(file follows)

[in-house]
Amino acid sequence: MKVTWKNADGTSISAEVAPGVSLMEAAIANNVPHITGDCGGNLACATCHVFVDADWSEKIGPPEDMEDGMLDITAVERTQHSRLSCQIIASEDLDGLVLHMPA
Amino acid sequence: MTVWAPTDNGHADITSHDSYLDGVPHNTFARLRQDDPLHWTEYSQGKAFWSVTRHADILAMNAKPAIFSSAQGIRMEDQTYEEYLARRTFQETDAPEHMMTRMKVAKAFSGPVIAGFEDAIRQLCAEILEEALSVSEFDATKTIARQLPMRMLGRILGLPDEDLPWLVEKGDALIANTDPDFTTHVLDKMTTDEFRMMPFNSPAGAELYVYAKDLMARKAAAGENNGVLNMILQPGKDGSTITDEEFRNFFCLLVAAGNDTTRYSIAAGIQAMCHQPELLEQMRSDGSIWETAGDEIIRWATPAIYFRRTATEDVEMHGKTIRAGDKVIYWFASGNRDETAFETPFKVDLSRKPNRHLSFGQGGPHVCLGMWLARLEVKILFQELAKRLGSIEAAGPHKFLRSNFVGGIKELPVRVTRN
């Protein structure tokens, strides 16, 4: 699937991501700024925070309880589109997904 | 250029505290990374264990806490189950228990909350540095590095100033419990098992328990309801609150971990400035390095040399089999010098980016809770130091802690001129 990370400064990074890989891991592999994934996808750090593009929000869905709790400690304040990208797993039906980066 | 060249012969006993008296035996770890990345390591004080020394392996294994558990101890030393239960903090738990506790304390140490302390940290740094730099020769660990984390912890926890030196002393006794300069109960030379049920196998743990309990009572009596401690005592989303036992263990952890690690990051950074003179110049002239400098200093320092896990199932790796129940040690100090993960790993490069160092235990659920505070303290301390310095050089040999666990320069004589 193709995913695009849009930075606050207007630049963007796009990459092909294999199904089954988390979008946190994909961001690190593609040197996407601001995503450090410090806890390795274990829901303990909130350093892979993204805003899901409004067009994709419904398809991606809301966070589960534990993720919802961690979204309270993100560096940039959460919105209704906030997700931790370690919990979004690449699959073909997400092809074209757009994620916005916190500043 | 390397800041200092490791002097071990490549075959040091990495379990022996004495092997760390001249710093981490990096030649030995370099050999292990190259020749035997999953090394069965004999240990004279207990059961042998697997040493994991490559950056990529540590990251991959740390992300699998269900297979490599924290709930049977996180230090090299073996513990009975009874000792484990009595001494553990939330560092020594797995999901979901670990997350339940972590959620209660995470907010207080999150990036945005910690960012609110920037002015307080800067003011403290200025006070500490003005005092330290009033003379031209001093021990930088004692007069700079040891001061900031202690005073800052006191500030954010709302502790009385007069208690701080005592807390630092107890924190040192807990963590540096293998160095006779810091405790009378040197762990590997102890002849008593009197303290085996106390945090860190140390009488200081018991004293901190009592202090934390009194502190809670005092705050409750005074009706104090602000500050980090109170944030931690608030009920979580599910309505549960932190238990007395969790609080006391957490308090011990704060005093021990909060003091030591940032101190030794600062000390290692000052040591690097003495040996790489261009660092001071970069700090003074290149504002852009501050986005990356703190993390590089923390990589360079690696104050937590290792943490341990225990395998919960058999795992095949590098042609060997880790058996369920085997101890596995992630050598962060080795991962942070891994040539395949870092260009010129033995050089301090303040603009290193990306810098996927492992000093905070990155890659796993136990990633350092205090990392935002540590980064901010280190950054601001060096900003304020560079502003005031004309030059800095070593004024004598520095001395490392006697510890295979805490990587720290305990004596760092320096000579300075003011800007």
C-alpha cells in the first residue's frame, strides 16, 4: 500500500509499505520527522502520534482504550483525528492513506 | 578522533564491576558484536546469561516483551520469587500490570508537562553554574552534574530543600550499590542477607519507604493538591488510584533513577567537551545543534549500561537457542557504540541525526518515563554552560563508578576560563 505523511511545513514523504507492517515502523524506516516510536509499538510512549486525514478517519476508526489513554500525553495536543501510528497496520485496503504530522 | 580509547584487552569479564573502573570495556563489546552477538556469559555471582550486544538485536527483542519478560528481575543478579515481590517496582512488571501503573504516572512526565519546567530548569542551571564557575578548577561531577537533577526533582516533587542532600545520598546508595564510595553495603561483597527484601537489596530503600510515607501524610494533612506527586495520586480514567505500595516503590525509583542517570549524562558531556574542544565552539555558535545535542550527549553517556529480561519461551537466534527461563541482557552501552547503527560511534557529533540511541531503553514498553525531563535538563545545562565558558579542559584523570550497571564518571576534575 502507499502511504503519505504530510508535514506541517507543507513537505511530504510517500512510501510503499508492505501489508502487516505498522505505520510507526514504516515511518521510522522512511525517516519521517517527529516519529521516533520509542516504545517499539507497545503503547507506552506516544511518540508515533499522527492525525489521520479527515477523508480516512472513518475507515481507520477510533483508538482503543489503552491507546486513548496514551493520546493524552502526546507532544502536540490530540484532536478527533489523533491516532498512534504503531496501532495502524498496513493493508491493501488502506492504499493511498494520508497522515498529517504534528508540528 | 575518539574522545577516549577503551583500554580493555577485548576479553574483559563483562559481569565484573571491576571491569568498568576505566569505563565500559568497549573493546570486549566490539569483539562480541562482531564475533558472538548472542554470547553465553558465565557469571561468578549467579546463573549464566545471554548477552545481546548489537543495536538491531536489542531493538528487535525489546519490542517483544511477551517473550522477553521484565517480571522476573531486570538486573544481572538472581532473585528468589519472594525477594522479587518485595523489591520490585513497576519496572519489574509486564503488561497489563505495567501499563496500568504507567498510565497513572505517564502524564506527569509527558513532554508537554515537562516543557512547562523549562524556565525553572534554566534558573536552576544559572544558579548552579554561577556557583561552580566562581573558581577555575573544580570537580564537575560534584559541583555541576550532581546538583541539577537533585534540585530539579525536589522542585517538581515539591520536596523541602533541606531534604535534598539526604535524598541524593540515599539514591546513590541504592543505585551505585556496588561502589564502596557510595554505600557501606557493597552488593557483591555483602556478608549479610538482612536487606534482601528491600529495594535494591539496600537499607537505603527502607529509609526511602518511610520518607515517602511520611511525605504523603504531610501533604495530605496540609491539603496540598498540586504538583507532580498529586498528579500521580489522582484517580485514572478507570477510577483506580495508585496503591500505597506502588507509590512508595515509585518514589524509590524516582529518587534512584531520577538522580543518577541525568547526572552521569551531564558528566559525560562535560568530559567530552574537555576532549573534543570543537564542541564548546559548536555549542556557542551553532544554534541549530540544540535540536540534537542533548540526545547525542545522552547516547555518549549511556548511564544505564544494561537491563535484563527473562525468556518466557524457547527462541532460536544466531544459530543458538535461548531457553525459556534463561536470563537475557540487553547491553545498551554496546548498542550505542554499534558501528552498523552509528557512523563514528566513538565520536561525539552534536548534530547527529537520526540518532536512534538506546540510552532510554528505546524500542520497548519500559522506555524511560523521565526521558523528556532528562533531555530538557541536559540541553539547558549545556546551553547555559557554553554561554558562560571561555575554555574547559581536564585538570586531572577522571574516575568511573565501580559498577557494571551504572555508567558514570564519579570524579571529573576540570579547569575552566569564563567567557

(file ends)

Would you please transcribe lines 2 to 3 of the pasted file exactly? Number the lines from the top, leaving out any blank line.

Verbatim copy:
Amino acid sequence: MKVTWKNADGTSISAEVAPGVSLMEAAIANNVPHITGDCGGNLACATCHVFVDADWSEKIGPPEDMEDGMLDITAVERTQHSRLSCQIIASEDLDGLVLHMPA
Amino acid sequence: MTVWAPTDNGHADITSHDSYLDGVPHNTFARLRQDDPLHWTEYSQGKAFWSVTRHADILAMNAKPAIFSSAQGIRMEDQTYEEYLARRTFQETDAPEHMMTRMKVAKAFSGPVIAGFEDAIRQLCAEILEEALSVSEFDATKTIARQLPMRMLGRILGLPDEDLPWLVEKGDALIANTDPDFTTHVLDKMTTDEFRMMPFNSPAGAELYVYAKDLMARKAAAGENNGVLNMILQPGKDGSTITDEEFRNFFCLLVAAGNDTTRYSIAAGIQAMCHQPELLEQMRSDGSIWETAGDEIIRWATPAIYFRRTATEDVEMHGKTIRAGDKVIYWFASGNRDETAFETPFKVDLSRKPNRHLSFGQGGPHVCLGMWLARLEVKILFQELAKRLGSIEAAGPHKFLRSNFVGGIKELPVRVTRN